#6 Asset-Backed Securities & Exotic Derivatives

Professor Michael Greenberger testifying, in 2010, at a Congressional inquiry into the causes of the 2008 financial crisis.

The 1980s ushered in an era of exotic financial products that were hailed for fostering new ways to manage risk. But this alphabet soup of over-the-counter exotics—CDO, CDS, MBS, SLAB, HEL, HELOC and more—brought the world to the brink of financial ruin in 2008.

Following taxpayer bailouts of major market participants, the OTC derivatives market has bounced back and now totals $544 trillion. Many are warning of new crashes ahead.

The origins of asset-backed securities (ABS) date to the 1970s, when US government mortgage agencies Fannie Mae, Ginnie Mae and Freddie Mac pooled mortgages into a security that could be sold in secondary markets, adding liquidity to the housing market while allowing lenders to offload interest-rate risk. The first true ABS was issued by Sperry Lease Finance Corp. in 1985, and was tied to the income stream from computer leases.GMAC issued notes backed by auto loans a year later. At roughly the same time, exotic derivatives, which were likewise designed to shift risk, were taking hold. Salomon Brothers brokered the first currency swap in 1981, between IBM and the World Bank.

The growth of securitized financial products—which “collaeralize” not only debt (CDOs) but loans (CLOs) and bonds (CBOs)—took off. Drexel Burnham Lambert introduced the CDO in 1987. Special-purpose vehicles issued these asset-backed securities, composed of bundles of bonds, mortgages, bank loans and even other CDOs.

But the risks weren’t always clear. Slicing and dicing the bundles created tiers of owner classes, with the lowest-rated tiers (dubbed toxic waste) having the highest yields. Despite a series of losses on derivatives trading in the mid-1990s by Procter & Gamble, Metallgesellschaft and California’s Orange County (which was plunged into bankruptcy), the market continued to grow by leaps and bounds.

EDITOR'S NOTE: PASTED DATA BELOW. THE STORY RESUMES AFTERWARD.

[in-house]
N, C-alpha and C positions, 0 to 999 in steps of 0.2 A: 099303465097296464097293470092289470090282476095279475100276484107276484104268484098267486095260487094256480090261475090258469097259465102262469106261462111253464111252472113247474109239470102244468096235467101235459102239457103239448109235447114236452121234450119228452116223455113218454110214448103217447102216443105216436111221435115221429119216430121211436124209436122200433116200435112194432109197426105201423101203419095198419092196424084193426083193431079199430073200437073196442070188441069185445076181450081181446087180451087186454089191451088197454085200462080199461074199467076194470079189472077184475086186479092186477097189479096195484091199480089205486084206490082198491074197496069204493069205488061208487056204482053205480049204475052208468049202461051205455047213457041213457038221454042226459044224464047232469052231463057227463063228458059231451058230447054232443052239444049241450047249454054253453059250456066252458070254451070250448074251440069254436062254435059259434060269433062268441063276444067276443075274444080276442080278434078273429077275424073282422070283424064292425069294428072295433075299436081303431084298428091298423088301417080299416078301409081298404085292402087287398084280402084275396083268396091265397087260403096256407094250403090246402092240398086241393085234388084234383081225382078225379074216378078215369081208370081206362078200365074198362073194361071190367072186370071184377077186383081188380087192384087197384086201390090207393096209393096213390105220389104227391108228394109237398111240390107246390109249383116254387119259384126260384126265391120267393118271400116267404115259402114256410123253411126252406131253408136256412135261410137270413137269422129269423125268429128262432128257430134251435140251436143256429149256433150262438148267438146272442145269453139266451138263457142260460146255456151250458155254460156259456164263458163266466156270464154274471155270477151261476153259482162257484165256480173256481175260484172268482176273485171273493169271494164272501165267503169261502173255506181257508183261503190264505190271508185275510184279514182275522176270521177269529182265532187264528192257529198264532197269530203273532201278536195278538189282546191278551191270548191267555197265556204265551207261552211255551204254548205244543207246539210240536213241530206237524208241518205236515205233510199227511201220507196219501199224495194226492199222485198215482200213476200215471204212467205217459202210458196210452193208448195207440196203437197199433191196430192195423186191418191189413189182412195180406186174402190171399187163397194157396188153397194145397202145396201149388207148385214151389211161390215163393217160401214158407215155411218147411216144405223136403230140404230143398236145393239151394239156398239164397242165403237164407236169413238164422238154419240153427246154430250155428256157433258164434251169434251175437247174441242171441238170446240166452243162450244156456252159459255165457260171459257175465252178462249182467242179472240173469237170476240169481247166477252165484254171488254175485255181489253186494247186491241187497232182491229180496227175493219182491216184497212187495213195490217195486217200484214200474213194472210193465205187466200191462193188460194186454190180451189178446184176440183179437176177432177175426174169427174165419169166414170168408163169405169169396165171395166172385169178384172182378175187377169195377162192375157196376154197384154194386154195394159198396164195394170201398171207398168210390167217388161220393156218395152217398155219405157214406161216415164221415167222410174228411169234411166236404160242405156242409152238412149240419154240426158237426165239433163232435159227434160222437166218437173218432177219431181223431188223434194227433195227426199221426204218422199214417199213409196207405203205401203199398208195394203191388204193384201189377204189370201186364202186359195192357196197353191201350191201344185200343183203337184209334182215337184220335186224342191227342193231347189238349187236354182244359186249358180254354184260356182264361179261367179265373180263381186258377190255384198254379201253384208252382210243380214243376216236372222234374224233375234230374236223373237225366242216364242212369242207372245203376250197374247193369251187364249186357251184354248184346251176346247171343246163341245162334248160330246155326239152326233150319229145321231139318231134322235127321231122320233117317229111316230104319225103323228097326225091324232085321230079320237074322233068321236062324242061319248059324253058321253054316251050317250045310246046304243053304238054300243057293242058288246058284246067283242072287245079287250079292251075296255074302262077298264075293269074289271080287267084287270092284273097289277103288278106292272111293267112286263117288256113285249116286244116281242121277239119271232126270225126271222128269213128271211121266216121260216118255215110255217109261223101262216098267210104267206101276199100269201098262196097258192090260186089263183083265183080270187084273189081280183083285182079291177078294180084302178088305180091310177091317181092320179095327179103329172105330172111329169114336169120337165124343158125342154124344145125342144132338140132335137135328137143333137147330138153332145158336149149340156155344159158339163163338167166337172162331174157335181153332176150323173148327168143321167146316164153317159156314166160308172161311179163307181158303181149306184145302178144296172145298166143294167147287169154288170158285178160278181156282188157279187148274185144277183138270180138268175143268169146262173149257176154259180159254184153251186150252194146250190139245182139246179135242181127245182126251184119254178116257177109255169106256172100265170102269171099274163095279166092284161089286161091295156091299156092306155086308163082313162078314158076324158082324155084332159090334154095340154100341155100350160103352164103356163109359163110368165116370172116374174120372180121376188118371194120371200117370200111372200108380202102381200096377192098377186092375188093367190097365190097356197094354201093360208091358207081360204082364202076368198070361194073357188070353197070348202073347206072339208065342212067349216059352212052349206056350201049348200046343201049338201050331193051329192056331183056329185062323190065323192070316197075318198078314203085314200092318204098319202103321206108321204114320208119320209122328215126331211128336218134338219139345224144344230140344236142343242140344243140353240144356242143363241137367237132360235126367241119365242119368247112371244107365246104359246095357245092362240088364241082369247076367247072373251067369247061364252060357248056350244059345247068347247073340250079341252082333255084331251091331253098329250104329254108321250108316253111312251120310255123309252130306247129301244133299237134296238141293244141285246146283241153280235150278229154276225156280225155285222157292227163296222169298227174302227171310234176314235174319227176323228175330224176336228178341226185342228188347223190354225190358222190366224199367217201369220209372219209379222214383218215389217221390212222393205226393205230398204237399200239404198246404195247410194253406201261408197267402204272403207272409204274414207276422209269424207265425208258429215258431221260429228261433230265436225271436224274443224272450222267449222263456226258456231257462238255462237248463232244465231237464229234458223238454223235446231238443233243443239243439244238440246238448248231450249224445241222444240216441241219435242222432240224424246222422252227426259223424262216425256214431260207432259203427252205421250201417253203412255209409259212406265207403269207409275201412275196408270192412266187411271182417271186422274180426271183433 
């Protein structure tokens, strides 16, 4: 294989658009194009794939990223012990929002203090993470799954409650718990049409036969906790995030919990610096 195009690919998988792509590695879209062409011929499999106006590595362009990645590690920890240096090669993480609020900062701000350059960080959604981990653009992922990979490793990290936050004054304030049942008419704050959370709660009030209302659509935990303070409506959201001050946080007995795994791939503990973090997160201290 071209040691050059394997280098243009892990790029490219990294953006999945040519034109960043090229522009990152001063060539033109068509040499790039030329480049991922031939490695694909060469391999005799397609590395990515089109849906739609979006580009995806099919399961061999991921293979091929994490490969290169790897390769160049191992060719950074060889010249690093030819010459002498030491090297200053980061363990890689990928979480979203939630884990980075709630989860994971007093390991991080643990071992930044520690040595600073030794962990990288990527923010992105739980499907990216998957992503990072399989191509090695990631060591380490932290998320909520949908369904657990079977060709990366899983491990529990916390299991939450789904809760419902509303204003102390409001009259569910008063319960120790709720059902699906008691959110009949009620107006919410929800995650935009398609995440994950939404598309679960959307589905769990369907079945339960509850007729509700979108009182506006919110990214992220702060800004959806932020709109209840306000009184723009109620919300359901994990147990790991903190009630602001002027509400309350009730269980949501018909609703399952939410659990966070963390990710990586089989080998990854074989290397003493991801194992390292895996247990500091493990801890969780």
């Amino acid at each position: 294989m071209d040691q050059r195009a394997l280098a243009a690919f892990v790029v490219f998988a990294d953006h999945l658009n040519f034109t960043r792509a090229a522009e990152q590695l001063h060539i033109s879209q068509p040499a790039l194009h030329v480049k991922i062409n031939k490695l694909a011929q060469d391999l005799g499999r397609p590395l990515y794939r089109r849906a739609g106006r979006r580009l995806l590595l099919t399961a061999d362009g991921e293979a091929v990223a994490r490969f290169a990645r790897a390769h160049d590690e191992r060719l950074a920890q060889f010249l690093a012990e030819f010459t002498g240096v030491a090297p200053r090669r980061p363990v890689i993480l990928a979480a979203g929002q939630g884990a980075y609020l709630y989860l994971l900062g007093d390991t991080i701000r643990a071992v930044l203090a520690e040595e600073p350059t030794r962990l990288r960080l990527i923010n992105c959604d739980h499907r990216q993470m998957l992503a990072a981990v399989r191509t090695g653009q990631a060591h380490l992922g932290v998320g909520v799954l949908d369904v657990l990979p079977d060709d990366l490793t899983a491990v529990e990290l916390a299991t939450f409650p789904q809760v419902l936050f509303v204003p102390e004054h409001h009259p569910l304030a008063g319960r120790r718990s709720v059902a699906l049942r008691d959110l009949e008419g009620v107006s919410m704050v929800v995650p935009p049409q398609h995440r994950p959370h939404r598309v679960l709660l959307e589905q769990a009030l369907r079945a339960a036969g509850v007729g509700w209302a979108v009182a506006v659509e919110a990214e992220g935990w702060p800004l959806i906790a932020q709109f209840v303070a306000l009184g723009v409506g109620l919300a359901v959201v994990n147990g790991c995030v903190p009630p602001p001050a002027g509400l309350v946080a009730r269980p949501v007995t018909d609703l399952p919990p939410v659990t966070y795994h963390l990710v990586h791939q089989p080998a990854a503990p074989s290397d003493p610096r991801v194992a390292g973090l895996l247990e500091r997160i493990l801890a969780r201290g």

J.P. Morgan created the first credit default swap (CDS) in 1997, transferring Exxon Valdez credit risk to the European Bank for Reconstruction and Development in exchange for a premium. By the late 1990s, the OTC market in interest rate and currency swaps was doubling in size yearly. The notional amount of swaps outstanding grew from $17 trillion in 1995 to more than $600 trillion in 2008.

Warren Buffett, chairman and CEO of Berkshire Hathaway, warned as early as 2002: “These instruments will almost certainly multiply in variety and number until some event makes their toxicity clear. [They are] weapons of mass destruction.”

That event was the global financial crisis. “The darkness of this huge, multitrillion dollar, unregulated market not only caused, but substantially aggravated, the financial crisis,” Michael Greenberger, professor at the University of Maryland law school, testified at a Financial Crisis Inquiry Commission hearing in Washington in 2010.  

Underwriters of credit default swaps did not have adequate capital to pay off guarantees as housing prices slumped. “No institution could be trusted, because there was no transparency as to which institutions held toxic CDSs,” Greenberger said. “By removing the … swaps market from the traditional norms of market regulation, a highly speculative derivatives bubble was created that was opaque to federal regulators and market observers alike.” The American taxpayer funded bank bailouts and rescued the economy, Greenberger testified. Could it happen again?

“I still feel the same as I did in 2010,” Greenberger, who is a former director of the division of trading and markets at the Commodity Futures Trading Commission, says now. “There are hidden loopholes in Dodd-Frank.”

#7 Financial Innovation

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